Colourful days and the death of Eddy's dream

End of the line for 'Today': The newspaper that broke the mould is the victim of falling sales and a harsh economic climate
Click to follow
The Independent Online
As the world's first seven-day electronic newspaper was being put to bed on 3 March 1986, its editor, Brian MacArthur, gathered his exhausted staff together and thanked them.

"Tonight, we've reached the green fields despite the scoffers, the cynics and fair weather friends. It's a magnificent achievement by all of you," he said. It was indeed an achievement that Today came out at all that night. Computer failures dogged production; the new technology that was to have made the newspaper more up-to-the-minute than any other in history was not working; and, of course, the colour printing disaster that was to have become the hallmark of Today was only then being conceived.

Recalling the launch later, Mr MacArthur wrote: "As they left the party celebrating the launch, most staff knew in their hearts that the paper was disappointing.... The greatest betrayal was the quality of the colour, the great promise of Today. We had a genuinely historic picture of the Queen. It had been transmitted in seconds down a telephone line ... scanner machine, the first time that computer technology had been used to transmit new pictures from Australia, where the Queen was on tour, to Britain. As it appeared on the front page, however, the colour was smudged."

It was to have been a technological dream, but it turned into a nightmare for Mr MacArthur and Eddy Shah, the Warrington newspaper proprietor who broke the union stranglehold over print production and launched the first new national newspaper in decades.

Production free from the interference of unions and press barons and direct inputting by journalists was to have been the future. On the back of the dream came other newspapers. Some, like the Independent, survived. Others, like the London Daily News and the Sunday Correspondent, failed.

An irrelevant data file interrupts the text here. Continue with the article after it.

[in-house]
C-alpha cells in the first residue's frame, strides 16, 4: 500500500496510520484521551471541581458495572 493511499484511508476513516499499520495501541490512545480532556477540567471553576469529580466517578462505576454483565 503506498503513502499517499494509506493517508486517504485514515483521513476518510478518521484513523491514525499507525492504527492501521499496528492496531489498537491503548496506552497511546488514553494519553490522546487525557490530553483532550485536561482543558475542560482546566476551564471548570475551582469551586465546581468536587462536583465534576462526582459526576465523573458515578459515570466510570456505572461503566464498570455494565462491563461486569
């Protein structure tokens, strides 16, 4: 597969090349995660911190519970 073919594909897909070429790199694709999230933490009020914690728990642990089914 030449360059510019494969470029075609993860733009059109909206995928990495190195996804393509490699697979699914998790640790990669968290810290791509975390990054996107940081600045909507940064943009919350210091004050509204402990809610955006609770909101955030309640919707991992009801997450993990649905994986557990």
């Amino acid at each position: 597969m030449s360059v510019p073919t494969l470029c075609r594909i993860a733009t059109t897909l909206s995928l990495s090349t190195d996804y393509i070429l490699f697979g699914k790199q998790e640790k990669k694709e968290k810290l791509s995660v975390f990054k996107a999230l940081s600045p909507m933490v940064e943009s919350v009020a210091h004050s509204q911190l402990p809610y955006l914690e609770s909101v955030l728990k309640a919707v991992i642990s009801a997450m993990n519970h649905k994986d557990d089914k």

"There was a tremendous sense of optimism before the launch," Michael Williams, a former Today features editor, recalled. "It was to have been a truly independent, classless newspaper using the latest in technology to produce a clean, colour newspaper with a USA Today style of presentation. But we weren't ready. Shah set a premature deadline ... the staff couldn't cope with the technology. It was chaos and pandemonium come launch time."

On day one, Mr MacArthur said the paper sold more than 1 million copies and could have sold 3 million. But, with daily sales down to 550,000 within months, 400,000 lower than projected, Today ran into severe financial trouble and was sold in a pounds 24m deal to Tiny Rowland's Lonhro in June 1986.

In June 1987, with circulation at just 300,000, Rupert Murdoch bought the paper in a pounds 40m deal and installed as editor David Montgomery, editor of the News of the World. He transformed the paper into a brash, sharp read for the aspiring executive. He was the first to identify the yuppie as a sexy tabloid subject, filling the paper with pound signs, power dressing, mobile phones and property prices. Paradoxically, he was also the first to notice the new wave of green consumerism. He married the two, doubled circulation within a year and earned a Newspaper of the Year title.

For a time, Today was seen as a threat to both the Daily Mail and the Mirror, but that threat subsided with yuppiedom and the fortunes of the Greens. With sales falling below half a million again, 45 journalists were made redundant in January 1991. Mr Montgomery stood down several months later, making way for Martin Dunn, deputy editor of the Sun to tidy up a product left shoddy after its move to Wapping. Mr Dunn's peers believe he performed well, redesigning the paper and stemming the circulation drift, before handing over to Richard Stott, who remained editor until yesterday.

Under the stewardship of Mr Stott - a former Mirror and People editor - the paper leaned harder to the left and Today began to nip at the heels of government and the Establishment.

But circulation wasn't holding steady. It was down to 560,000 from 615,000 last year, and it was the paper's downfall. Despite its fresh lease of life as a campaigning paper, despite comparatively low overheads - offices in Wapping and shared News International presses - the newspaper group was no longer prepared to absorb the losses.

Last night, as its journalists pondered their future, Today was put to bed for the last time.